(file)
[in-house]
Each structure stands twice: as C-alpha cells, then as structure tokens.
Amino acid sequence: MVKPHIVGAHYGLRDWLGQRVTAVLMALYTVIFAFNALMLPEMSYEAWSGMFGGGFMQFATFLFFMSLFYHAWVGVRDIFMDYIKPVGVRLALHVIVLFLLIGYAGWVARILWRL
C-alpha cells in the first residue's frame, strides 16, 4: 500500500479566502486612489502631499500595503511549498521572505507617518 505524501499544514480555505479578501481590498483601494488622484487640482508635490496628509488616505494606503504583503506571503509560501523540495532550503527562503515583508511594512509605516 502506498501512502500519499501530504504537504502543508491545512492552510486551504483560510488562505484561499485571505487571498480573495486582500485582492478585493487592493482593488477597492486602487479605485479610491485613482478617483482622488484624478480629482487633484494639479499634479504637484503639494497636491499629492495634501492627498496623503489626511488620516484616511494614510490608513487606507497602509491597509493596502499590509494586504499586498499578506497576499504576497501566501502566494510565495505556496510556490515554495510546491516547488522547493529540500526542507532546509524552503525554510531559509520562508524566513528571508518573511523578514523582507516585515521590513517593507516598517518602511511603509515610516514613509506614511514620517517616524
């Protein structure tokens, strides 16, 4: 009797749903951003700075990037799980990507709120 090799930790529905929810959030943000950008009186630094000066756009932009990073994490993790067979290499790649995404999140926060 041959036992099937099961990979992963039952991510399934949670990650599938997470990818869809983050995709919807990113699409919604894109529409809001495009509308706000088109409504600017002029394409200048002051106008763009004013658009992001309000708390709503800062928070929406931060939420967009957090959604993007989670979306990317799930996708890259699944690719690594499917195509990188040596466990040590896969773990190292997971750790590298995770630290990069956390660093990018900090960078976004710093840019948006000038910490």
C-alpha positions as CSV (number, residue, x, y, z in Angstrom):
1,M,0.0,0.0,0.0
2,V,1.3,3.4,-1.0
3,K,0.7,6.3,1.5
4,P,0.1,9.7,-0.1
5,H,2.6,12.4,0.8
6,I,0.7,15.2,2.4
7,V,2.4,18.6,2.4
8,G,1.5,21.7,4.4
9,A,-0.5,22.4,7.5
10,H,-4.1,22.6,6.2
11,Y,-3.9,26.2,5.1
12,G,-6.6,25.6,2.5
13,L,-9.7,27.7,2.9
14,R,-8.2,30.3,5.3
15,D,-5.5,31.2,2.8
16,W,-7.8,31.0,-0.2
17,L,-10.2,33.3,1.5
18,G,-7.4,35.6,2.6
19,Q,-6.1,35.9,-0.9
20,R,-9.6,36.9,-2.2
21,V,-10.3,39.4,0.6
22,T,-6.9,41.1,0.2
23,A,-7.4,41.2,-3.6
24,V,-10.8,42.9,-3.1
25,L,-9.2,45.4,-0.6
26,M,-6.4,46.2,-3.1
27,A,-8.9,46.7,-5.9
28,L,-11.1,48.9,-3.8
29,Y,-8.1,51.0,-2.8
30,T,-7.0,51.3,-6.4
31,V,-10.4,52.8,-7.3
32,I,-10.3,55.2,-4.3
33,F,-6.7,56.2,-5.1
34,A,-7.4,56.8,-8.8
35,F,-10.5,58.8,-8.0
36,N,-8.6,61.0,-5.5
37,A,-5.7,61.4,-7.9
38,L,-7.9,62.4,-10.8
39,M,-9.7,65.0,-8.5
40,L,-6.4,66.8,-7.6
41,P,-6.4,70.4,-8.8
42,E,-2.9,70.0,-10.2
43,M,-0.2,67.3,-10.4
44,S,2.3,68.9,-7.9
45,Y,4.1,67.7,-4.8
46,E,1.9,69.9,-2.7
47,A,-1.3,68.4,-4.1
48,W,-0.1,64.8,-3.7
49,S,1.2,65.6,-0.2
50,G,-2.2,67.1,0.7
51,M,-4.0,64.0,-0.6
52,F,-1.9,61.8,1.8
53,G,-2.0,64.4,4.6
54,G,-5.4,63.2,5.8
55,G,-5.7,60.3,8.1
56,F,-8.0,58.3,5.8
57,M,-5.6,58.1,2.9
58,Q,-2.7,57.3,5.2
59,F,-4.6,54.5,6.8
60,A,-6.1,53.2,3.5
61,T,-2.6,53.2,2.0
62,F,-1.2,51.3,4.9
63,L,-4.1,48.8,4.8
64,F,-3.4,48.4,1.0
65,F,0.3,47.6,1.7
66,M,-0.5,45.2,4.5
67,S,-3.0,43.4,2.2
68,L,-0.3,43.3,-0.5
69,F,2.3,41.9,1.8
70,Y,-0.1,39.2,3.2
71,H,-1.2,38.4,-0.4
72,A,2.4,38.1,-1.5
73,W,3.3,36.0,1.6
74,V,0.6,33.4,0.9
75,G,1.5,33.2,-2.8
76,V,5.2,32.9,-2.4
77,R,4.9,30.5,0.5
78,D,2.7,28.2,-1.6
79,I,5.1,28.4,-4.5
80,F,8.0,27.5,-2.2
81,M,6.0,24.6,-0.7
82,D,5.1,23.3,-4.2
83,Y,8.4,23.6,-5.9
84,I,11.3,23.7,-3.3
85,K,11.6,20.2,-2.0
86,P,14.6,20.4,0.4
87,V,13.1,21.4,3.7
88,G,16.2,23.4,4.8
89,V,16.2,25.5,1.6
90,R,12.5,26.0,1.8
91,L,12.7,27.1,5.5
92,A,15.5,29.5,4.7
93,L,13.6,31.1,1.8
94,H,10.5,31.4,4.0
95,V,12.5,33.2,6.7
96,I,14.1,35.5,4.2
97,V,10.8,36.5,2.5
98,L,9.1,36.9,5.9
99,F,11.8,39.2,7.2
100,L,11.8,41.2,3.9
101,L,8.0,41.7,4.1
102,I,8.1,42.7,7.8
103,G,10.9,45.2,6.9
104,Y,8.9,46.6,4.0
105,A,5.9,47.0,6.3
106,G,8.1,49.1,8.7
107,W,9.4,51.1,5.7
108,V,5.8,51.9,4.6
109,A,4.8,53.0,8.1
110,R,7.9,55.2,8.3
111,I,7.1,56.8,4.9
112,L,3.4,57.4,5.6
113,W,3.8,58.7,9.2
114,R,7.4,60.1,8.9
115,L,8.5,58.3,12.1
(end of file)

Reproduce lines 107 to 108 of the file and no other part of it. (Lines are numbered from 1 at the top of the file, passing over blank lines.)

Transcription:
101,L,8.0,41.7,4.1
102,I,8.1,42.7,7.8